Piston and Ring Design
There are two main metals from which a piston is formed. The first is cast iron, which is used in heavy-duty diesel applications. The second is an aluminum alloy which is used for the majority of pistons in automobiles. These aluminum alloy pistons may be produced through forging or casting. Forged pistons are considered stronger than cast pistons, however, the dimensional tolerances needed to allow for forged piston expansion in an IC engine can lead to severe piston slap during cold startup. While the piston slap does cease as soon as the engine is up to operating temperature, it can be rather annoying to the driver.
This is also done out of economical concerns. While they are not as strong, the dimensional tolerances of a cast piston are not very large to accommodate for the thermal expansion.
It is important to note that a piston is not of uniform construction. As such, parts of the piston expand at very different rates. The difference in thermal expansion can create an ” oval-shaped” piston, which makes it very difficult to allow for dimensional accuracy while setting the tolerances between the piston and the cylinder walls. There are several ways to accommodate this. Most pistons are made with an aluminum alloy with a very low coefficient of thermal expansion of around 0.0000195 K (this involves the use of silicon in the aluminum alloy).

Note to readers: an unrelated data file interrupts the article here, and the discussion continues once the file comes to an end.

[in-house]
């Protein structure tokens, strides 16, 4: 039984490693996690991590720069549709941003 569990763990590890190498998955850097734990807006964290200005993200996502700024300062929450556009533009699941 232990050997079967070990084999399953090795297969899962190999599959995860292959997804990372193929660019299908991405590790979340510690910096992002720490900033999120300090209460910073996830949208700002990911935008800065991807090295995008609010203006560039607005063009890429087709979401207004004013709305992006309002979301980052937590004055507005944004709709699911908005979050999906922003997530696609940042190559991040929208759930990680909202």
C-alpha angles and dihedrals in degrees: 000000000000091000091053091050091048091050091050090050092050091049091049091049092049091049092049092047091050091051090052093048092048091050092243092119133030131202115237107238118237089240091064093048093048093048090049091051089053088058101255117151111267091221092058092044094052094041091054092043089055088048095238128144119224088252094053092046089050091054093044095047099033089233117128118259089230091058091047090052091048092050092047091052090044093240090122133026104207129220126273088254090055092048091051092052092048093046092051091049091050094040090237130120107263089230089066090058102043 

In addition, the piston may be constructed into a non-circular shape. This non-circular shape will have a circular cross-section once the piston is up to operating temperature. Sometimes, machined slots and steel inserts are used in a piston made from the aluminum alloy in order to keep the thermal expansion in check.
Pistons must also have provisions for oil flow as well. The oil control ring keeps a lubricating layer of oil between the piston itself and the cylinder wall. There is also provisions for oil galleys to keep the piston pin lubricated. The piston pin is held in place by a set of circles.
There are usually 3 rings placed on the piston. The first two rings are compression rings that remain in place to decrease the blowy between the piston walls and the cylinder walls. Note that the ring gap plays a very important role in the compression rings. If there is too much gap, then the static compression ratio will be affected.
This is not acceptable because it will cause the ring to the cylinder bore contact without any form of lubrication. This will cause premature wear and might even break a ring land on the piston. The piston ring gap is very important in power adder applications as the increased heat sometimes requires a larger ring gap to allow for greater ring expansion.
Connecting Rod Design
The design of the connecting rod requires very little discussion. Most connecting rods are stamped or forged. There are several materials used such as cast iron, titanium, and aluminum. Aluminum rods are usually strictly reserved for high-performance applications as they tend to stretch and deform after long periods of usage, such as daily street driving. Performance connecting rods are usually offered in an” H beam” configuration, although several other types exist.
The annulus changes the vibrational characteristics of the engine by absorbing the vibrations produced by the engine itself. The bonding material is usually rubber and its properties are determined by experimental analysis of the engine dynamics themselves. The torsional vibration energy is released as heat. The heat release is caused by the hysteresis losses which are made possible by the rubber bonding material itself.